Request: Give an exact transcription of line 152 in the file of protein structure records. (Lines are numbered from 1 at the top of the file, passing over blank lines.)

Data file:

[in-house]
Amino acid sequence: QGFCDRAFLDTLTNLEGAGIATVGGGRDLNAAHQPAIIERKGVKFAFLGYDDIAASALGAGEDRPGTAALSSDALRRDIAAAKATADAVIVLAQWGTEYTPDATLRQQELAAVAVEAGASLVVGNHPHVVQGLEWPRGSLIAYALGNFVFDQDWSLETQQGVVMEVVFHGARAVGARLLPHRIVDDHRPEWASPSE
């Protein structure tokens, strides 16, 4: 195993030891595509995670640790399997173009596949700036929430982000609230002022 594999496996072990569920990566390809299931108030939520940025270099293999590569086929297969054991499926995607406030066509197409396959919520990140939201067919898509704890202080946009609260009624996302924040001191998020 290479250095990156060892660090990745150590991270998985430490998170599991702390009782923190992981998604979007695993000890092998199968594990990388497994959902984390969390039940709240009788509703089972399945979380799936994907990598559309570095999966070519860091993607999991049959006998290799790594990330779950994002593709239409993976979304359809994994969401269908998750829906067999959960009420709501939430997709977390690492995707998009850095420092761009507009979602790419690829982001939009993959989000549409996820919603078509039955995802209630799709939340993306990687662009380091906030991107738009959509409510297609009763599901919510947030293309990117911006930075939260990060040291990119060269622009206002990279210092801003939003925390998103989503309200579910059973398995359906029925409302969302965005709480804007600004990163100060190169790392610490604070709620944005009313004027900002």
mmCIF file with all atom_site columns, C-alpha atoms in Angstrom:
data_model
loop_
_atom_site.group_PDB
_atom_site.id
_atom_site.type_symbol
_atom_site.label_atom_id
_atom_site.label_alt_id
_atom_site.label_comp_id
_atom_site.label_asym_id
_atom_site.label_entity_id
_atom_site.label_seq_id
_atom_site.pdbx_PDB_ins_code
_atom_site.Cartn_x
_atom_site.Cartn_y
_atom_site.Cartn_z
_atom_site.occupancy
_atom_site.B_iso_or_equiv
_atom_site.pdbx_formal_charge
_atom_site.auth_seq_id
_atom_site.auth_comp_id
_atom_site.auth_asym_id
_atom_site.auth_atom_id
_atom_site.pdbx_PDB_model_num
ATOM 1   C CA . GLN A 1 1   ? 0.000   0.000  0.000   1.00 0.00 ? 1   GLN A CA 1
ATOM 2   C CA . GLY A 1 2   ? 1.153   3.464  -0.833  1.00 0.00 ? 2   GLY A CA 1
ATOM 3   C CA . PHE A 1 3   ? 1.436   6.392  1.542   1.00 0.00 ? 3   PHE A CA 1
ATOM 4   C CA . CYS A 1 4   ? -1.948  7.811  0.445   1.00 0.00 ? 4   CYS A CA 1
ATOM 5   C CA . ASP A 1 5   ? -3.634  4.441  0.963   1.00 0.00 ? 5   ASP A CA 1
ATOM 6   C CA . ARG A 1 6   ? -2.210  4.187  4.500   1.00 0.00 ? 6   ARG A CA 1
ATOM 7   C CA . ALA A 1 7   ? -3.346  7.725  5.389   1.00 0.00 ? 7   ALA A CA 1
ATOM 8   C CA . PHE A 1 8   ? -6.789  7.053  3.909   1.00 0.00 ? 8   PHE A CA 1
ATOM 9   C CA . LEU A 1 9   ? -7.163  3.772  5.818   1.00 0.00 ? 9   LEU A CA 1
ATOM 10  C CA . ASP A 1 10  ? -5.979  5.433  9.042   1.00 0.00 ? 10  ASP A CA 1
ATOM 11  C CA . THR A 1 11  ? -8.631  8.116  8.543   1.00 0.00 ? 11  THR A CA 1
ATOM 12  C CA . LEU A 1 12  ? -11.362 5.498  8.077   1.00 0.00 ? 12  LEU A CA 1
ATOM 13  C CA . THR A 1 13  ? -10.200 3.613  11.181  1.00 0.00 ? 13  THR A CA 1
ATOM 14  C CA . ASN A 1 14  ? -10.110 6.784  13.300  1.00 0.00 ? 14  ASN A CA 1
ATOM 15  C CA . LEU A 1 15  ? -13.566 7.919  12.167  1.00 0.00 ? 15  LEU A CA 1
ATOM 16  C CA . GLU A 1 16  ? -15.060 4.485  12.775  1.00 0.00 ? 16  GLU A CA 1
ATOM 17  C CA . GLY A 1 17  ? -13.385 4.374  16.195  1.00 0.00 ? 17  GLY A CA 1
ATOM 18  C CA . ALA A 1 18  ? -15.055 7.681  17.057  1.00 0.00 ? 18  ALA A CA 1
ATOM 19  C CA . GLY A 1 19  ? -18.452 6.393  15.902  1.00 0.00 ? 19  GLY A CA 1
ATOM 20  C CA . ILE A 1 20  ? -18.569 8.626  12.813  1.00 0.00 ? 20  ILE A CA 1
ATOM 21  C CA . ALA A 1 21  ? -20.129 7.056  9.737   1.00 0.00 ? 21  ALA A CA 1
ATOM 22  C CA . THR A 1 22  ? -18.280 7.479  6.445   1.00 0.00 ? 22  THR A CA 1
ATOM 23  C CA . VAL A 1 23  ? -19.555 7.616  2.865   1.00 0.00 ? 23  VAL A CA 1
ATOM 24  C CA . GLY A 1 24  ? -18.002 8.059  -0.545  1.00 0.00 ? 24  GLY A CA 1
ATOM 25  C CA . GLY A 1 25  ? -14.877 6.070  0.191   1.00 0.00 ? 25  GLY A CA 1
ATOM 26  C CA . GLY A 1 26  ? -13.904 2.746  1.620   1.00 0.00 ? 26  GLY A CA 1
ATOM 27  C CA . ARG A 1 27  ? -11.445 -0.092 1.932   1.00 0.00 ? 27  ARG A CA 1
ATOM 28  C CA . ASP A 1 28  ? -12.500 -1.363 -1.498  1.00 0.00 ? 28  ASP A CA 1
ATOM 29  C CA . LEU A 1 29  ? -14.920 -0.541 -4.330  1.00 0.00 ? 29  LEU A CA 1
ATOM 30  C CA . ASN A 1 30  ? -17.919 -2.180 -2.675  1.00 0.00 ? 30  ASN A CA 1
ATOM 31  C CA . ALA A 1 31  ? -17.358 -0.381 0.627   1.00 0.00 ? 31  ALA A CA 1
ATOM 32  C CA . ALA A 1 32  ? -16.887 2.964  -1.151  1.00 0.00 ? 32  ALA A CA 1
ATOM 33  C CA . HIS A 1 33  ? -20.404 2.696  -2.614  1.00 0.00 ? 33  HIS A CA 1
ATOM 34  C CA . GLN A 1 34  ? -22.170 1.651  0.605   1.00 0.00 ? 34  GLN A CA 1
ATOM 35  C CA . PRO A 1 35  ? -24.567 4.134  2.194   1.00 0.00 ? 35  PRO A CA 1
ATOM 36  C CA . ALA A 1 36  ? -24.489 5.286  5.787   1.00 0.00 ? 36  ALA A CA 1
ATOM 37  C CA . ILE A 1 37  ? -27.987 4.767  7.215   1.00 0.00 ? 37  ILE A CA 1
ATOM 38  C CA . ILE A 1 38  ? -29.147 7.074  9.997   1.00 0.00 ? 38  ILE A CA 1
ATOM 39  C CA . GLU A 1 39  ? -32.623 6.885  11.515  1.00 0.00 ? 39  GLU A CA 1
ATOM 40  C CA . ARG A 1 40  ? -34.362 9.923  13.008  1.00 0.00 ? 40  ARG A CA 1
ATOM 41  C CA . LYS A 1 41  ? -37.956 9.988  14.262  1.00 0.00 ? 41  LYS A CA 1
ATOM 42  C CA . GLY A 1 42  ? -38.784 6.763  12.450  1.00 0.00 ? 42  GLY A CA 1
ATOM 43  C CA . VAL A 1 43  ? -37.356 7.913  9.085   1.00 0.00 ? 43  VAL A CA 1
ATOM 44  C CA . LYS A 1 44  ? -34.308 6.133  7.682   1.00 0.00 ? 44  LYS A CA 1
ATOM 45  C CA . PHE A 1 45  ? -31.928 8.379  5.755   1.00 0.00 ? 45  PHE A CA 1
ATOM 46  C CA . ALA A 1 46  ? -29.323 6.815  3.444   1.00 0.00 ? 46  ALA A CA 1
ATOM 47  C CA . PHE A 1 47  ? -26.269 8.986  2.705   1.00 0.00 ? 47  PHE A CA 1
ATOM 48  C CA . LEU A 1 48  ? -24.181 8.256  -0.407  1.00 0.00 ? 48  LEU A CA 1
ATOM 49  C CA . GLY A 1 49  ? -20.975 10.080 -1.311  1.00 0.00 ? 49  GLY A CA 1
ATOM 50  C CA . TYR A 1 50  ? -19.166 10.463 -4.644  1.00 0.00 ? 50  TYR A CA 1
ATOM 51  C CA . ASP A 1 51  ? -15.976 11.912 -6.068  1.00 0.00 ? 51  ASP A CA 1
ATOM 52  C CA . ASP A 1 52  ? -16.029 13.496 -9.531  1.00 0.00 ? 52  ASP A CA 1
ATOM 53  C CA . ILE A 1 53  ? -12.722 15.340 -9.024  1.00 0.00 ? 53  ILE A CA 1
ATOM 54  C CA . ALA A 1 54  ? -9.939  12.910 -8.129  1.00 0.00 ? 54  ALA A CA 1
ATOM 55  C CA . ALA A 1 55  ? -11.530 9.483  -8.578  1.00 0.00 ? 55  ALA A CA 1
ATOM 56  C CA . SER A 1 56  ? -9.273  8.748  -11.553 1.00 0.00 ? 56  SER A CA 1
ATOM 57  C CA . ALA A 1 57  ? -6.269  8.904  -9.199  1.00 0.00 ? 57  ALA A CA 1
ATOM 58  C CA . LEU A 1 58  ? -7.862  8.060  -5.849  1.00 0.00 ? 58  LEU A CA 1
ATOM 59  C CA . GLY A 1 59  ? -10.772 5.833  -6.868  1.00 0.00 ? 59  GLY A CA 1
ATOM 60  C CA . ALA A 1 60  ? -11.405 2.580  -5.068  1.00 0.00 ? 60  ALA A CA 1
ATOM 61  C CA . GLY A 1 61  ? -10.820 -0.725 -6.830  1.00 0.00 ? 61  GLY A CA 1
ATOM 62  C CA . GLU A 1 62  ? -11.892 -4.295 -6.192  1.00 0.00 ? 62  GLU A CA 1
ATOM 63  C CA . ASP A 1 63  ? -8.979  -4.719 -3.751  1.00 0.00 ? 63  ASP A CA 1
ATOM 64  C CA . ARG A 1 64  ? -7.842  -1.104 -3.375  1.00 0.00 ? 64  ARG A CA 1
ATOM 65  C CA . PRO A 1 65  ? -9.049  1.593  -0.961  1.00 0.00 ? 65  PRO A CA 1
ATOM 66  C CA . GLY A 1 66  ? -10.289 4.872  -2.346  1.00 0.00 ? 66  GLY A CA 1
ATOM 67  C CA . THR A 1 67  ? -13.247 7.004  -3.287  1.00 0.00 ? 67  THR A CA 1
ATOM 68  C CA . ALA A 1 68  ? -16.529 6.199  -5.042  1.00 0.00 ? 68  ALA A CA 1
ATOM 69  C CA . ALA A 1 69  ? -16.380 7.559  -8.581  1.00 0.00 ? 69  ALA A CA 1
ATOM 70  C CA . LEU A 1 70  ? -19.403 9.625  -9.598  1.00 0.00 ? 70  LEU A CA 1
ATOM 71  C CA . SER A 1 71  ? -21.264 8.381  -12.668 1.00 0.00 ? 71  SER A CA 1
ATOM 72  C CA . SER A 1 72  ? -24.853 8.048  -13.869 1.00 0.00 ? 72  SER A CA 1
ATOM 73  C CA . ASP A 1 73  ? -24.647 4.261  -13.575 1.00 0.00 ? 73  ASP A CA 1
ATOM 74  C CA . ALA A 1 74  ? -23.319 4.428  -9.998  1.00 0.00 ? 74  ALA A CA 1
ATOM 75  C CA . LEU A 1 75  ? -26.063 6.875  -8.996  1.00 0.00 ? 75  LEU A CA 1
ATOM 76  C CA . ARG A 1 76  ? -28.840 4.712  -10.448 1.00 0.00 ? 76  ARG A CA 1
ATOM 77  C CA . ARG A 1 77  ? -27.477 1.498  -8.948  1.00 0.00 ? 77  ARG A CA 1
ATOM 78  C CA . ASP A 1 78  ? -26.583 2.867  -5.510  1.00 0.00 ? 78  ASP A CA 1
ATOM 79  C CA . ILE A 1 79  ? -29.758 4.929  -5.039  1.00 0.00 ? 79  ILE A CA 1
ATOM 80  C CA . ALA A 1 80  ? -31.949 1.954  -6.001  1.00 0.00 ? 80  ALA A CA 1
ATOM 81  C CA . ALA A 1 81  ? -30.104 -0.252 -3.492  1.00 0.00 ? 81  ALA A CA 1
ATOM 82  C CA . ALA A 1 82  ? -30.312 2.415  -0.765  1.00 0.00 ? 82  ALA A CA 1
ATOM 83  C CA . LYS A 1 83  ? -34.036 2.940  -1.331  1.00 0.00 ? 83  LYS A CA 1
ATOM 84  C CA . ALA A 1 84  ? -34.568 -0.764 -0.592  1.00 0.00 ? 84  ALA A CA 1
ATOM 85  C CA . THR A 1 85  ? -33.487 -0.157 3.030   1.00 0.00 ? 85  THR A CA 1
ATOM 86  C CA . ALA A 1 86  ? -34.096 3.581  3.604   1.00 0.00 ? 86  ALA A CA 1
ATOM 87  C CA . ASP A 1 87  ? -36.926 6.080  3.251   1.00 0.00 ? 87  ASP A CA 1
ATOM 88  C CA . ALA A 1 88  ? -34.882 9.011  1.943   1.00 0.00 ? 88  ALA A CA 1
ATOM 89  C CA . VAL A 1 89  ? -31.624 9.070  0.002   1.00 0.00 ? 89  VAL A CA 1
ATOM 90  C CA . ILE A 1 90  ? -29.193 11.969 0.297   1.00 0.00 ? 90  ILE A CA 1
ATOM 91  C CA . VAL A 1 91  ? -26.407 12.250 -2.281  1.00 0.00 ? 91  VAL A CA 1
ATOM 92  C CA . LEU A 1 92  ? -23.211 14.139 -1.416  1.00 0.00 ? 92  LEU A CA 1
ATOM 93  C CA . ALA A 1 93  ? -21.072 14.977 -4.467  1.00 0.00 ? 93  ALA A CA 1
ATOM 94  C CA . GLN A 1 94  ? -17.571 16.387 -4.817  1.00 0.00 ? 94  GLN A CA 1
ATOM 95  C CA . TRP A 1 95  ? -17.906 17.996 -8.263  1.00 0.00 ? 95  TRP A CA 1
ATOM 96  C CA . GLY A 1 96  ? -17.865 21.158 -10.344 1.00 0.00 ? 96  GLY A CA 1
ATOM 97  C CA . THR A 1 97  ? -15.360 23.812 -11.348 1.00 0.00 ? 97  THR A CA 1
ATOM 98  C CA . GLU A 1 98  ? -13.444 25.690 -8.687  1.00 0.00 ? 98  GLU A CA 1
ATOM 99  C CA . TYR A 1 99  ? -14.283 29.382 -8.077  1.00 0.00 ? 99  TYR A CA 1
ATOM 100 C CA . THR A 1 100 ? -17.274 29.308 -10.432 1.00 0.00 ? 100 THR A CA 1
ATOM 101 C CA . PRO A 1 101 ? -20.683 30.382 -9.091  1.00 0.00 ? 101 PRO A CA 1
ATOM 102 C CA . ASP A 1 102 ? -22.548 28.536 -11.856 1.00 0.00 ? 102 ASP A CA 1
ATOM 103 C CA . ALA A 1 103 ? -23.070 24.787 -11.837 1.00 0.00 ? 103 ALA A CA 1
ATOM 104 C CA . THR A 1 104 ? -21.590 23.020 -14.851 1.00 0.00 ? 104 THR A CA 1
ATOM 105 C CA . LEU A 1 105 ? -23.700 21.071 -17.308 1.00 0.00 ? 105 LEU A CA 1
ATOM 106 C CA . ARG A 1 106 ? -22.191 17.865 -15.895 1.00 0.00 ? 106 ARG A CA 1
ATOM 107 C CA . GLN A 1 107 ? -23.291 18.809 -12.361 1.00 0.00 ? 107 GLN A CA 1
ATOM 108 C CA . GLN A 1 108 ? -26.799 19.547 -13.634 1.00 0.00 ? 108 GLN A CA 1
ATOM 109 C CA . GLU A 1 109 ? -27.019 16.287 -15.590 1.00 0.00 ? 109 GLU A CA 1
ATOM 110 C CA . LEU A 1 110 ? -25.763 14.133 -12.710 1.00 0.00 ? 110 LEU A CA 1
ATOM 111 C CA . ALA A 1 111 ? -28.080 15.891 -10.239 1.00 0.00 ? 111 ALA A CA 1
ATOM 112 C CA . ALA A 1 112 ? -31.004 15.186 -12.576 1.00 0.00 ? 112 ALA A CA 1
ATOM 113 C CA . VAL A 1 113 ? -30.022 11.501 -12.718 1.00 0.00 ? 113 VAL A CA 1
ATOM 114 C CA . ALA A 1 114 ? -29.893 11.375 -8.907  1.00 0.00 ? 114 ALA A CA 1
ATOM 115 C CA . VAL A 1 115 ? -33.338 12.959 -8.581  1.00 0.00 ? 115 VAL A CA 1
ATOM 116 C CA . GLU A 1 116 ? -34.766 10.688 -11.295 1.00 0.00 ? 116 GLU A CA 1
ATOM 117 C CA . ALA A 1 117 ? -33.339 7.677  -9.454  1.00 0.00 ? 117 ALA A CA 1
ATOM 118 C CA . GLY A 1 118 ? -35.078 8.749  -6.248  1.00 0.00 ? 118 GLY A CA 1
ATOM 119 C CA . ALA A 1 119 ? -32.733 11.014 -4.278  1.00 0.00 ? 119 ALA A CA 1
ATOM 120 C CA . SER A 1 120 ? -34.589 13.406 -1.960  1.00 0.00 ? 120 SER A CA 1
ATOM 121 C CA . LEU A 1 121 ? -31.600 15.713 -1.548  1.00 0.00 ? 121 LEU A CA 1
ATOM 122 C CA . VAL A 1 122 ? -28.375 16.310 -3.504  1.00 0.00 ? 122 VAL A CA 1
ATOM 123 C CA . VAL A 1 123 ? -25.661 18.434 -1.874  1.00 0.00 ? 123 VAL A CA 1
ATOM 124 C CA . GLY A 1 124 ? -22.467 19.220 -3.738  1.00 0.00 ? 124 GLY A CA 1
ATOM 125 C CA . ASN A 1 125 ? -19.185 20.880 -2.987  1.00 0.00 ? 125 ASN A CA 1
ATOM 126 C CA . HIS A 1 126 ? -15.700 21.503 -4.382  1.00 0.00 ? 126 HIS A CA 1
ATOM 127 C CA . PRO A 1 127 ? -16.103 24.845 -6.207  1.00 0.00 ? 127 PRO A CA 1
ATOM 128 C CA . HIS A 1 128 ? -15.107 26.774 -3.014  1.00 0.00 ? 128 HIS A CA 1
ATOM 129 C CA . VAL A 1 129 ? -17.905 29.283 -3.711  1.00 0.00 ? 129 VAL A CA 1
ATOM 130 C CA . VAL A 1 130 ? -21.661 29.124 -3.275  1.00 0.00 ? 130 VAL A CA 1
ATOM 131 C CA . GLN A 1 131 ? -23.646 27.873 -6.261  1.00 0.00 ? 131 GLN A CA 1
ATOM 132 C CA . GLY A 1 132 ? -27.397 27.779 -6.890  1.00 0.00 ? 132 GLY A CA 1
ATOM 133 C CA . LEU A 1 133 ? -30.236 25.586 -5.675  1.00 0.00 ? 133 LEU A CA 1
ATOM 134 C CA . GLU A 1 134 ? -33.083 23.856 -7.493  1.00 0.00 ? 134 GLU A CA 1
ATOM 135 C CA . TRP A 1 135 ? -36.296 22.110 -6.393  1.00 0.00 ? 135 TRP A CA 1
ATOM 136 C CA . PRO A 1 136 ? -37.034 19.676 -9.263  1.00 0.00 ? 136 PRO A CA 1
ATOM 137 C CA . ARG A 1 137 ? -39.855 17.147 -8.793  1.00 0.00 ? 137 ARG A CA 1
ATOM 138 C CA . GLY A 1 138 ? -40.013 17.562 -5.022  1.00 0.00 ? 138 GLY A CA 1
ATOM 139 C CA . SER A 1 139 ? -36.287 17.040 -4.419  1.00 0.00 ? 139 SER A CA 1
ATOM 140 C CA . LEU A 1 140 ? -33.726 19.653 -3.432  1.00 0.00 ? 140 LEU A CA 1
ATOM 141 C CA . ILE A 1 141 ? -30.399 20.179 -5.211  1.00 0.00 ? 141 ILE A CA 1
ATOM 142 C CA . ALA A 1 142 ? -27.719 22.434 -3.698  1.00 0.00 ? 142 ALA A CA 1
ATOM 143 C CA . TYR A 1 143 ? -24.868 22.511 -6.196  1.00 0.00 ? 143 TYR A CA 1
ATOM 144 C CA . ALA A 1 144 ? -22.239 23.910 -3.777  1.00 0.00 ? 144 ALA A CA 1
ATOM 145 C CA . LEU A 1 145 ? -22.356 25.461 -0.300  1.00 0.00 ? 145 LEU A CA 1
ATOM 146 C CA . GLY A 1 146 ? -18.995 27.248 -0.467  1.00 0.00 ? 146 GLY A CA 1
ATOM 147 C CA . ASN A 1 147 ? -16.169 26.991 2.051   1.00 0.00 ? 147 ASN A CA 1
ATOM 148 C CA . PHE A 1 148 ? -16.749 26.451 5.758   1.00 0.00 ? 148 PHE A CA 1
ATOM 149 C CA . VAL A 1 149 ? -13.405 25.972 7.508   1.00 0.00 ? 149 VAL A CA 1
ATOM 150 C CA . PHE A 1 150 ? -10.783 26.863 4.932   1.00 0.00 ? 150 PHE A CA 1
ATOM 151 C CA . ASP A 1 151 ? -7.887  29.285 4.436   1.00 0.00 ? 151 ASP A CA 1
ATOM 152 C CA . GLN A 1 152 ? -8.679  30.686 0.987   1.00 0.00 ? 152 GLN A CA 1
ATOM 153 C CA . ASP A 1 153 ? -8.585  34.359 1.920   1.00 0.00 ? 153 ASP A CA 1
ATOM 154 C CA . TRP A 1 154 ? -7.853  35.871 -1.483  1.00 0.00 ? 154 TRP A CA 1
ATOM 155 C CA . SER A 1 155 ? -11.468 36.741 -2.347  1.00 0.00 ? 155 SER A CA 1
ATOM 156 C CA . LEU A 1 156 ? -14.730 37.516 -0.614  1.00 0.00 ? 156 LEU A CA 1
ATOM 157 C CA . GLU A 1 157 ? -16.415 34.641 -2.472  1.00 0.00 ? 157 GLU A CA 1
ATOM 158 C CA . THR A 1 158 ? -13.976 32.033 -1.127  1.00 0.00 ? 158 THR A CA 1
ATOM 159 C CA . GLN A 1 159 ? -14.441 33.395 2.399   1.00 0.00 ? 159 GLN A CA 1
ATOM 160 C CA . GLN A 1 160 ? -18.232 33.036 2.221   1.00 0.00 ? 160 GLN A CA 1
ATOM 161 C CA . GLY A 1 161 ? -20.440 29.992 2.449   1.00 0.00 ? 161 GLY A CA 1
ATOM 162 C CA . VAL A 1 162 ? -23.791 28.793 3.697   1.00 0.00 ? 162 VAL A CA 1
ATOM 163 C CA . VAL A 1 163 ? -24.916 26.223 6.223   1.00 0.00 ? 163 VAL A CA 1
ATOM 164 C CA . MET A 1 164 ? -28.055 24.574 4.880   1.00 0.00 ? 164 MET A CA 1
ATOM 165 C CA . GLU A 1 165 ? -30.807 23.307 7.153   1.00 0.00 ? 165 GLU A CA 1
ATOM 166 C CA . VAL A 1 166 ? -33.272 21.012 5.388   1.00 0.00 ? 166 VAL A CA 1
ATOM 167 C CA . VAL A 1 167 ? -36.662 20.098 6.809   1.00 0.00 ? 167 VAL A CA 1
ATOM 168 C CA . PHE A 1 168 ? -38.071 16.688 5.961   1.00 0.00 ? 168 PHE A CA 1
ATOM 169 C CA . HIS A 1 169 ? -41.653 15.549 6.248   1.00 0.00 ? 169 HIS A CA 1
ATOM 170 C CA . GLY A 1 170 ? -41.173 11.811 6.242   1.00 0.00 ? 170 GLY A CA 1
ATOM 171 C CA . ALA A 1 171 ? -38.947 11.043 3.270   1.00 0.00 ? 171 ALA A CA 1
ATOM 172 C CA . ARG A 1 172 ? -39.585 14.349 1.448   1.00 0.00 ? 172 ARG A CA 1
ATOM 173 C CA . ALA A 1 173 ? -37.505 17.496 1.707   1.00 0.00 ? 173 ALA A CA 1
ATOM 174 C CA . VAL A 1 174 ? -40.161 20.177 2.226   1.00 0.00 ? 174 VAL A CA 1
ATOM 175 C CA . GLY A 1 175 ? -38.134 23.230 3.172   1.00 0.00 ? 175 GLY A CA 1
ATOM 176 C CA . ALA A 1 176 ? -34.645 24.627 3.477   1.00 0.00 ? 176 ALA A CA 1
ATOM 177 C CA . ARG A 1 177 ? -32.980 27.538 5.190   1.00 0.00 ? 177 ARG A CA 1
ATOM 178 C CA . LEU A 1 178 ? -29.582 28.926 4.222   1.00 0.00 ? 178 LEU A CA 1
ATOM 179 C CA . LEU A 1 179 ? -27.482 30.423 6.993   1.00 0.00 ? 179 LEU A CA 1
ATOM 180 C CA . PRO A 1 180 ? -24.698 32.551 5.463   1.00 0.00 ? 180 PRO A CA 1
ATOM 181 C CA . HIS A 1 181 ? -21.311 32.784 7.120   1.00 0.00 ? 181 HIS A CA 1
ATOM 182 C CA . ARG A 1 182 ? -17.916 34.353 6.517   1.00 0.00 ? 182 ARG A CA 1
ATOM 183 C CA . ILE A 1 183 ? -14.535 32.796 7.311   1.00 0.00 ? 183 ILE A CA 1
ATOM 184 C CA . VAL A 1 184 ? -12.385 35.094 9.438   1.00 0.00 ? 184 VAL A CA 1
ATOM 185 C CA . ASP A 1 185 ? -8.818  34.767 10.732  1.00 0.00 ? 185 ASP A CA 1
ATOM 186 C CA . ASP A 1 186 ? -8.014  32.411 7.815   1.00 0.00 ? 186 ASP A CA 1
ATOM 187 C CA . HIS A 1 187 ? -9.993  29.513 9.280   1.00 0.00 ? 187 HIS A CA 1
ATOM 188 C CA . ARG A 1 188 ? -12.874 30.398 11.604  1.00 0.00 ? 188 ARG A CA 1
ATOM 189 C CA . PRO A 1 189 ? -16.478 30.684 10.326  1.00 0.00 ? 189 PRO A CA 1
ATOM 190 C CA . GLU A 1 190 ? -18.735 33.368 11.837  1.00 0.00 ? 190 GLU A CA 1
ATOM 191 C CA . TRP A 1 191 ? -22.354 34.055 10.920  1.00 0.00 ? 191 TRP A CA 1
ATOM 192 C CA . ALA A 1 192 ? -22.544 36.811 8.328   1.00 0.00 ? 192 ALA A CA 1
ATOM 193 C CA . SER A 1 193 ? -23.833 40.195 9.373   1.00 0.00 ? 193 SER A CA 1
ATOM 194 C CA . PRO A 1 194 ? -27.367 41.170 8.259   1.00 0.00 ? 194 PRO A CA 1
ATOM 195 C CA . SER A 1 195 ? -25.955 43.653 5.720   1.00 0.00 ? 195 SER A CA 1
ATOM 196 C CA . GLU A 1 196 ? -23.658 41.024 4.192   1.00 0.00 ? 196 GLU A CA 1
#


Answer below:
ATOM 125 C CA . ASN A 1 125 ? -19.185 20.880 -2.987  1.00 0.00 ? 125 ASN A CA 1